• The first poetry book I tackled in January was The Universe of Us by Lang Leav. Prior to this book, I’d never read anything by Leav but have heard a lot of good things about her work. Suffice it to say, I was interested. I’m not the best judge of what’s good or bad poetry—I haven’t read enough of it—but I enjoyed this collection. There were many poems about love and hurt, among other things. Many of them were relatable, such as Ode to Writers on page 93, which was so true that it almost hurt. Among my other favorites were Your Life, Today, the beautiful simplicity of Shooting Stars, and the truths that loudly resonated in Conversations. All-in-all, The Universe of Us wasn’t a bad one to start with....


The Portable Nineteenth-Century African American Women Writers edited by Hollis Robins and Henry Louise Gates Jr.

  • Moving on, my second read was this collection edited by Hollis Robins and Henry Louise Gates Jr.. The basics: This book includes everything from poetry to fiction, essays, speeches, and personal accounts, among other things. It's a thought provoking and poignant collection that's an essential must read that also inspires further reading. It's history. And it dealt with accounts of slavery, discrimination after the Civil War, and hope and empowerment through religion and education from the viewpoint of African American women. There was work by writers such as Mary Prince, Pauline Hopkins, Julia Collins, and many others. I also enjoyed the fiction and poetry included in this book like the excerpt from Sarah E. Farro’s 1891 novel, True Love, and Mary E. Ash Lee’s poem, Afmerica (1885). As for the the poetry featured in this book, it's best described as intense. These poems often dealt with subjects that directly correlated with African American Women of the time, and acutely reflected their worries, observations, and hope for a better future—subjects that were reflected throughout the entire collection. As such, The Portable Nineteenth-Century African American Women Writers was one of my favorite reads from January....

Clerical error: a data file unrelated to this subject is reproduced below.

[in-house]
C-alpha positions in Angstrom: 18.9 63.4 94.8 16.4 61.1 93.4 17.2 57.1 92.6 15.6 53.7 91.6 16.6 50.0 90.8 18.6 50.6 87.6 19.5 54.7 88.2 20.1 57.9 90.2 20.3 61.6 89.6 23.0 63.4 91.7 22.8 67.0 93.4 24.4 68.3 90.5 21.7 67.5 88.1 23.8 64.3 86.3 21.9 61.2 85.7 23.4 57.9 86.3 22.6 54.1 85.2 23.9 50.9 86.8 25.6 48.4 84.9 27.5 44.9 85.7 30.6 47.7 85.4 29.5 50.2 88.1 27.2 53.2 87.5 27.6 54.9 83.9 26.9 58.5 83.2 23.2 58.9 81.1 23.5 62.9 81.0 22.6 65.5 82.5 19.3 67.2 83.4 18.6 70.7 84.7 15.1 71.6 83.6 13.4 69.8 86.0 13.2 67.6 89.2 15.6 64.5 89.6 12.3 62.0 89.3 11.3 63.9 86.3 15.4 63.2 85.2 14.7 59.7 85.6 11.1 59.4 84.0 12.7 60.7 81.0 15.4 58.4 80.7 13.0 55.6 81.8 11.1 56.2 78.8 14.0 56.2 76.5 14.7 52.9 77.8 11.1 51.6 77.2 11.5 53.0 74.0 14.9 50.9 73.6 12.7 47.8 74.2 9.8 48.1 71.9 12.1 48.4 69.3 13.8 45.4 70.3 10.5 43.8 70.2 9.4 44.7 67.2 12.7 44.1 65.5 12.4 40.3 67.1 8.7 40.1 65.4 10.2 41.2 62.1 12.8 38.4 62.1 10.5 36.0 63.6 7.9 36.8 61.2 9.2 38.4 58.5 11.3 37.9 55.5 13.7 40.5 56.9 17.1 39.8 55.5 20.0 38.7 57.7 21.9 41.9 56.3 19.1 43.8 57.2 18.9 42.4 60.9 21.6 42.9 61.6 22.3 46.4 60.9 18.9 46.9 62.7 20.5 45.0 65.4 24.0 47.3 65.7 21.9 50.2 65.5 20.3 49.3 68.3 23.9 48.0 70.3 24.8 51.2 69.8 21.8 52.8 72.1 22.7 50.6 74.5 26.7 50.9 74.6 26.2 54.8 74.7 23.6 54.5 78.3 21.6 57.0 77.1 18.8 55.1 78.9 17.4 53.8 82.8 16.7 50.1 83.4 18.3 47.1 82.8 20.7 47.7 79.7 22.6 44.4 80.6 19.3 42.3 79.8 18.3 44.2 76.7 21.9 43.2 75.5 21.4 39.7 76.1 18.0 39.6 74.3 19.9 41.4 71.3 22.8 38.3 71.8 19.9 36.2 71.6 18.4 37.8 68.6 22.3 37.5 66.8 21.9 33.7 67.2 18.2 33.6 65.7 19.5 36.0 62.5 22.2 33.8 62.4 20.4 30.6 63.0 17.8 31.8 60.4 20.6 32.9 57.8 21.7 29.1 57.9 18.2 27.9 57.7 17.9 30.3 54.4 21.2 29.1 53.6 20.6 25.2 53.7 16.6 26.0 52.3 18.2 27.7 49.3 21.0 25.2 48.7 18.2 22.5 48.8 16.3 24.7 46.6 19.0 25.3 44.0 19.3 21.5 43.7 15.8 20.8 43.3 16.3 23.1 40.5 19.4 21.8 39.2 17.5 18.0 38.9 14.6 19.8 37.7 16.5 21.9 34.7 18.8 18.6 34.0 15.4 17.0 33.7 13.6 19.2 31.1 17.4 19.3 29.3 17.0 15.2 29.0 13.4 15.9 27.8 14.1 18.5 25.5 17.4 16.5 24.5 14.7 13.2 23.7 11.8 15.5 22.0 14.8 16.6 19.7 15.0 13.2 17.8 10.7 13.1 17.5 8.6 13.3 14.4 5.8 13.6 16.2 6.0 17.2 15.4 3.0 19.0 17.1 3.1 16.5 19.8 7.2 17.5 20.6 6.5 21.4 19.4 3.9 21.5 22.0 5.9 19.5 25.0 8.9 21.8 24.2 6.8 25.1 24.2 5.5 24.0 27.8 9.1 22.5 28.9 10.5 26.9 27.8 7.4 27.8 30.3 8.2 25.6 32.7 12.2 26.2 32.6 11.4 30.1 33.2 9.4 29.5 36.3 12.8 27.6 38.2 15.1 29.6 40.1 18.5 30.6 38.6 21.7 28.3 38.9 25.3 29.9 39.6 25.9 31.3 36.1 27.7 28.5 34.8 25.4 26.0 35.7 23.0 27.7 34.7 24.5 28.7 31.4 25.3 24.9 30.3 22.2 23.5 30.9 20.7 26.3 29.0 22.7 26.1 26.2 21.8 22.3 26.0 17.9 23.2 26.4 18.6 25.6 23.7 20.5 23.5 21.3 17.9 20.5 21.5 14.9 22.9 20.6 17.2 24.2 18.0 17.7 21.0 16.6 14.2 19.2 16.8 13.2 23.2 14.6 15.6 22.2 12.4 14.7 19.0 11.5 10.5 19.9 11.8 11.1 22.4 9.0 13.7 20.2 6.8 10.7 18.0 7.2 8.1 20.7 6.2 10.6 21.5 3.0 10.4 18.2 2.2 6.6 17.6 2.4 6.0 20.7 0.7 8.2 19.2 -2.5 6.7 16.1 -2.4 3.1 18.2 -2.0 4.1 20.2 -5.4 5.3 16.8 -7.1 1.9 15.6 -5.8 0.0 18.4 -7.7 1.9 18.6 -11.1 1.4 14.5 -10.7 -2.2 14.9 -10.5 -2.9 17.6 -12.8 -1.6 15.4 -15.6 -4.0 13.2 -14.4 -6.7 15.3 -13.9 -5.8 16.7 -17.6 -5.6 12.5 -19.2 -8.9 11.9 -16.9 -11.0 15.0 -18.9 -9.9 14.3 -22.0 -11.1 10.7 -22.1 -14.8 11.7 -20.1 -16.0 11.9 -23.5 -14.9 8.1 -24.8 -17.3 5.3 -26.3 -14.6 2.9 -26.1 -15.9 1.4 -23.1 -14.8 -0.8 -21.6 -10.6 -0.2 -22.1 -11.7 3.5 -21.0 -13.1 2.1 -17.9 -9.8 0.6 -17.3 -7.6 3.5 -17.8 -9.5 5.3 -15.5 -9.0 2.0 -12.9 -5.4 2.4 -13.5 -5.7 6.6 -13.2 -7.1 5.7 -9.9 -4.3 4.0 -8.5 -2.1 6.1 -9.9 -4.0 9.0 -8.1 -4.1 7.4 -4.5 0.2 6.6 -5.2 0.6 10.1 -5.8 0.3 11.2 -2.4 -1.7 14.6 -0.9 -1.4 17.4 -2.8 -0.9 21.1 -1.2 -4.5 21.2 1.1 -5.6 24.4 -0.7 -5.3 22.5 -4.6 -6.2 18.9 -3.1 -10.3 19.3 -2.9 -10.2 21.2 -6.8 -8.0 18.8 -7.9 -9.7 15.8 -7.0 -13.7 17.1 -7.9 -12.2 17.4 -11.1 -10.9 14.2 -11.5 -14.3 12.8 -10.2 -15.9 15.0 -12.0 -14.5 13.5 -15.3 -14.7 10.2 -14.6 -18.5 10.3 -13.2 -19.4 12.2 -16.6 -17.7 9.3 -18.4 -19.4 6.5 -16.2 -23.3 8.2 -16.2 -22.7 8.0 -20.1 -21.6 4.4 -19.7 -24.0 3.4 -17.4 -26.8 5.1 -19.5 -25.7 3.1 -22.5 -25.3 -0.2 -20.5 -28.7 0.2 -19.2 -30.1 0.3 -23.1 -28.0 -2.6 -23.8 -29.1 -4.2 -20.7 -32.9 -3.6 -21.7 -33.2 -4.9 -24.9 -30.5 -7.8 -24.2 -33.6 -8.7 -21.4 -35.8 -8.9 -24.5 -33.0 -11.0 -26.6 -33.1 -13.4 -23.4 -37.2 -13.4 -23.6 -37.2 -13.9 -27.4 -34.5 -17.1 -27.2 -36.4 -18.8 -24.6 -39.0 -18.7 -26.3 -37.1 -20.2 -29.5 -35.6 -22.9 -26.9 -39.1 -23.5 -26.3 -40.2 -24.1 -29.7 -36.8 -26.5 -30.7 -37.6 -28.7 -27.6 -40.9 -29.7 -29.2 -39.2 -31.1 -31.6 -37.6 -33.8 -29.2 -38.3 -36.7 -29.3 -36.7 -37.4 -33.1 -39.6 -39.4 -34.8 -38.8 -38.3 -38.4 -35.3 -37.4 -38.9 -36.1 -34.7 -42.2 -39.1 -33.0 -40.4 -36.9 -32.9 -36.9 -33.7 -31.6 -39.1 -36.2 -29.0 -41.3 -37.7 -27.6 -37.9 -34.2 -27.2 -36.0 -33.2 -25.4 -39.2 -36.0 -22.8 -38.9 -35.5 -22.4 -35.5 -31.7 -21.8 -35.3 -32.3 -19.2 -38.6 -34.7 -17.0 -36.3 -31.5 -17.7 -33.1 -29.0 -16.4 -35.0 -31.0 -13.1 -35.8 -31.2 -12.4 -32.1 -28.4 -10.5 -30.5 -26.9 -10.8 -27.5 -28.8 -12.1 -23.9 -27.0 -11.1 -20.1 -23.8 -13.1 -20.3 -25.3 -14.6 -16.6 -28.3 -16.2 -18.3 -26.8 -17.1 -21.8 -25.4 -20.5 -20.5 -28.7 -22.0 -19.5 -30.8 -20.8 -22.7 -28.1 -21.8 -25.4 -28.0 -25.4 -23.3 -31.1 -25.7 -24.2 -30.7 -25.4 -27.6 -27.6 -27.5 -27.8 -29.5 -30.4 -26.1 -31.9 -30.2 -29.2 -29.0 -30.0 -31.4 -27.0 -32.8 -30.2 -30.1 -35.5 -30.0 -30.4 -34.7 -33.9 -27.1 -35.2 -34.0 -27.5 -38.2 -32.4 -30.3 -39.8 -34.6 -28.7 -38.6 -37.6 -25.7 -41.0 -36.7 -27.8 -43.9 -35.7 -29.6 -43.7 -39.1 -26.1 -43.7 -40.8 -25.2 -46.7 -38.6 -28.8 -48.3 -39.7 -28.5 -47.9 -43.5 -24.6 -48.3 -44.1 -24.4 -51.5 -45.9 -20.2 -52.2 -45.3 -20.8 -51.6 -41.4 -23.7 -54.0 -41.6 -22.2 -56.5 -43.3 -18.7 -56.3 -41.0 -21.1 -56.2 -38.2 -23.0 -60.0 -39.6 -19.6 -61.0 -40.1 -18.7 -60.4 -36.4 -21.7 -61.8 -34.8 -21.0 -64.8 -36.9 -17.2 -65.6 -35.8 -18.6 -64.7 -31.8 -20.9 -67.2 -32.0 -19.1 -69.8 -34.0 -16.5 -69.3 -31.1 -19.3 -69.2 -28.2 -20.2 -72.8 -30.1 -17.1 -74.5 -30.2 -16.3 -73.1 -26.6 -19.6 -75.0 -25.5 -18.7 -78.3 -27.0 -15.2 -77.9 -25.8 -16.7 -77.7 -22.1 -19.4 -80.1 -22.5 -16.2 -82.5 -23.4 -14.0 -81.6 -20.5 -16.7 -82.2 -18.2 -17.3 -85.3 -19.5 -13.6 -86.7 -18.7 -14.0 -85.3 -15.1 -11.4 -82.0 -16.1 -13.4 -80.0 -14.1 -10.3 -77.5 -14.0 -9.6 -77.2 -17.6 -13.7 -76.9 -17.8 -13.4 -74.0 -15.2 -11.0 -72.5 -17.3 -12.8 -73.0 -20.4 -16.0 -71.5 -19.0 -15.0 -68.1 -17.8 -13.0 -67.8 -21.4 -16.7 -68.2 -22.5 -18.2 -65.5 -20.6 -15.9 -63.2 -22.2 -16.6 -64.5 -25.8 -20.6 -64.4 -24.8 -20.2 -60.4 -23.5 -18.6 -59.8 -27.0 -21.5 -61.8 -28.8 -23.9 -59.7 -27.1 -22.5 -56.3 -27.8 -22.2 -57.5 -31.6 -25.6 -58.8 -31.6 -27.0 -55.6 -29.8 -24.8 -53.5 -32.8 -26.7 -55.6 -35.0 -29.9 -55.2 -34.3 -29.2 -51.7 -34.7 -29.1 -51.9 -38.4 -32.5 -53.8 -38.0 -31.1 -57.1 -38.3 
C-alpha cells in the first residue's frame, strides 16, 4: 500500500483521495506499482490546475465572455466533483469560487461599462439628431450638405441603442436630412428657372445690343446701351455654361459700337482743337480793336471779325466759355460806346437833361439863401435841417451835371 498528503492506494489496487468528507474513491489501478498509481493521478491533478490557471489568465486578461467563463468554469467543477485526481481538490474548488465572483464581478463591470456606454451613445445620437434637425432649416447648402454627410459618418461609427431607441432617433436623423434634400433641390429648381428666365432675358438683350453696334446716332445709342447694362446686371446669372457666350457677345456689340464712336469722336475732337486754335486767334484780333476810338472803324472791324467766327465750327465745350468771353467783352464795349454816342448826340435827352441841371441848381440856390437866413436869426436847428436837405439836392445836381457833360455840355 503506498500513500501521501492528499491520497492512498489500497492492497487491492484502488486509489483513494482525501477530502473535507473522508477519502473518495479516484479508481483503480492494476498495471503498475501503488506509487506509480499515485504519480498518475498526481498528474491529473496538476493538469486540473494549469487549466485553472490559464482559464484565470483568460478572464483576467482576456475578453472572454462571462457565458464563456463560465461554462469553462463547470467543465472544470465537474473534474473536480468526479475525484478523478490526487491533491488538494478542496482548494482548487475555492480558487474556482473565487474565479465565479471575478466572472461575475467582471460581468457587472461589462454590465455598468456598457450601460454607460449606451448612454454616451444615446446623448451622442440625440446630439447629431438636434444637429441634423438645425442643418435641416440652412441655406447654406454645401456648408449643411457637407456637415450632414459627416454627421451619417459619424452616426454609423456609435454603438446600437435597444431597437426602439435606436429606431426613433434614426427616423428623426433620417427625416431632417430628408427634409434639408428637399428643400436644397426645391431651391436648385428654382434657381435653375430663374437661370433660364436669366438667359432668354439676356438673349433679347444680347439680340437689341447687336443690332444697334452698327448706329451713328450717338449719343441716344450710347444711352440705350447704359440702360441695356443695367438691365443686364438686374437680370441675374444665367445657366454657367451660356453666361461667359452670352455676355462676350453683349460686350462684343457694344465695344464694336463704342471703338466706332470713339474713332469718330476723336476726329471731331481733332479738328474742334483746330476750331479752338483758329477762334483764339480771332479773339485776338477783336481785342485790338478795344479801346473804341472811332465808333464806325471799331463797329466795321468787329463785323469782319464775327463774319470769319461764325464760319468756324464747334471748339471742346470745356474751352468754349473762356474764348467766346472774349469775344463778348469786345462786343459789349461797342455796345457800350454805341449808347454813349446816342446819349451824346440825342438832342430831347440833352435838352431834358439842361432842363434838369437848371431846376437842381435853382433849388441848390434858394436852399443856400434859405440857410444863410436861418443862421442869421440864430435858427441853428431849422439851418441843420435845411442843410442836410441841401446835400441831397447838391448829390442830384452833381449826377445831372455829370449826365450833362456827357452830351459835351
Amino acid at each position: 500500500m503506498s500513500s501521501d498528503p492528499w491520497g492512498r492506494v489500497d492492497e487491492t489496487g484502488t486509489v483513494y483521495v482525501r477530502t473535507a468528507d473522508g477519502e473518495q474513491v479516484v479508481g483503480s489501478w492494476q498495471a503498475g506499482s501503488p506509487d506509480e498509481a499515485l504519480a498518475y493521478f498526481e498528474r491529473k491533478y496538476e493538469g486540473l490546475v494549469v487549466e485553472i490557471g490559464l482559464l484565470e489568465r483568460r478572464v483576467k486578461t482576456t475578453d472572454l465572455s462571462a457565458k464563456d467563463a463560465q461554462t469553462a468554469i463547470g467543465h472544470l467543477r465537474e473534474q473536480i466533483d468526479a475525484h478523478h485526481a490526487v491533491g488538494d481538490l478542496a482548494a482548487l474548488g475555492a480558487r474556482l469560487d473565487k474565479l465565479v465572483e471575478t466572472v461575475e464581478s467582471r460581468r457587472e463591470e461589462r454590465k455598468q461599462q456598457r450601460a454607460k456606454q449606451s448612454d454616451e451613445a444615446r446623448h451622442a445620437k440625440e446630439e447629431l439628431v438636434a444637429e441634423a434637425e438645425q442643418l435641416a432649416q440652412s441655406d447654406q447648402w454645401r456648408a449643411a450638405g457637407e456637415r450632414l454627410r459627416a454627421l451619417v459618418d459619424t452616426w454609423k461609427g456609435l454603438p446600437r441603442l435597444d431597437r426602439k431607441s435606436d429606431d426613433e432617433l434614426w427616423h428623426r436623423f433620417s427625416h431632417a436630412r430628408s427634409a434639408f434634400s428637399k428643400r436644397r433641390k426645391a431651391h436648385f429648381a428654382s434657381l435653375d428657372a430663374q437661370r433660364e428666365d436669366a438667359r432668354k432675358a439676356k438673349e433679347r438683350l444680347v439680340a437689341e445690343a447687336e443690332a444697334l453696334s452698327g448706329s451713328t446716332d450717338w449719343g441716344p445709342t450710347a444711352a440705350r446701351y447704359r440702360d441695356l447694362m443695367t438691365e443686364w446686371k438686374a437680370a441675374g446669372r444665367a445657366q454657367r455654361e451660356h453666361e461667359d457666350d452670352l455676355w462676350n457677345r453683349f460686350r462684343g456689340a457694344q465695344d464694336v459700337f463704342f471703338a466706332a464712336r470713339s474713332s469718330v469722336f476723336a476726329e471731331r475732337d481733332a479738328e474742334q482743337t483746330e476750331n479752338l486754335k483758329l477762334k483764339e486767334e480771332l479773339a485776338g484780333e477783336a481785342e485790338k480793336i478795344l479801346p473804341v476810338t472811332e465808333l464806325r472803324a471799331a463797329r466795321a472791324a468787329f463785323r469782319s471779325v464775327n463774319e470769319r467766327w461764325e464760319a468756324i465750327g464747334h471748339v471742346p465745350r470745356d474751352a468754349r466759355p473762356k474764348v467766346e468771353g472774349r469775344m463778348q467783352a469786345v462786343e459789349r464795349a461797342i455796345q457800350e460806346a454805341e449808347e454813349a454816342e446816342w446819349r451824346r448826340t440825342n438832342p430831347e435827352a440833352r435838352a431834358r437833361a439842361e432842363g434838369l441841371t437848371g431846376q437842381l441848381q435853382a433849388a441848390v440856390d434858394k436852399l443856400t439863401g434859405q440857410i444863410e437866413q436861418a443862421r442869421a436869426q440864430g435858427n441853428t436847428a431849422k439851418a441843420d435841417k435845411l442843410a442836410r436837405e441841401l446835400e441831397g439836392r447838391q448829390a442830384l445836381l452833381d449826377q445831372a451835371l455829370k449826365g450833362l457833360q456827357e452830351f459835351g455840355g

Comments + Looking ahead…

In January, I only got to two poetry books. It was a pretty good start on my goal; although, I hope to get to more than two in February. The good news is that more of  my library holds have come in, and I've compiled a list of which ones to read next....

Do you have any poetry recommendations?

Friday, February 2, 2018

The Friday 56 (123) & Book Beginnings: The Cruel Prince by Holly Black

The Friday 56 is a weekly meme hosted by Freda's Voice where every Friday you pick a book and turn to page 56 or 56%, and select a sentence or a few, as long as it's not a spoiler. For the full rules, visit the the page HERE
Book Beginnings is a weekly meme hosted by Rose City Reader that asks you to share the first sentence (or so) of the book you're reading.
26032825Synopsis from Goodreads...

Of course I want to be like them. They’re beautiful as blades forged in some divine fire. They will live forever. And Cardan is even more beautiful than the rest. I hate him more than all the others. I hate him so much that sometimes when I look at him, I can hardly breathe...

Jude was seven years old when her parents were murdered and she and her two sisters were stolen away to live in the treacherous High Court of Faerie. Ten years later, Jude wants nothing more than to belong there, despite her mortality. But many of the fey despise humans. Especially Prince Cardan, the youngest and wickedest son of the High King. To win a place at the Court, she must defy him–and face the consequences. In doing so, she becomes embroiled in palace intrigues and deceptions, discovering her own capacity for bloodshed. But as civil war threatens to drown the Courts of Faerie in violence, Jude will need to risk her life in a dangerous alliance to save her sisters, and Faerie itself.
Beginning: "On a drowsy Sunday afternoon, a man in a long dark coat hesitated in front of a house on a tree-lined street."

56: "There is always a moment when it begins to move that I can't help grinning. There is something about the sheer impossibility of it, the magnificence of the woods streaking by and the way the ragwort hooves kick up gravel as they leap up into the air, that gives me an electric rush of pure adrenaline."
Comments: I had high hopes for The Cruel Prince and wasn't disappointed. What are you reading this week?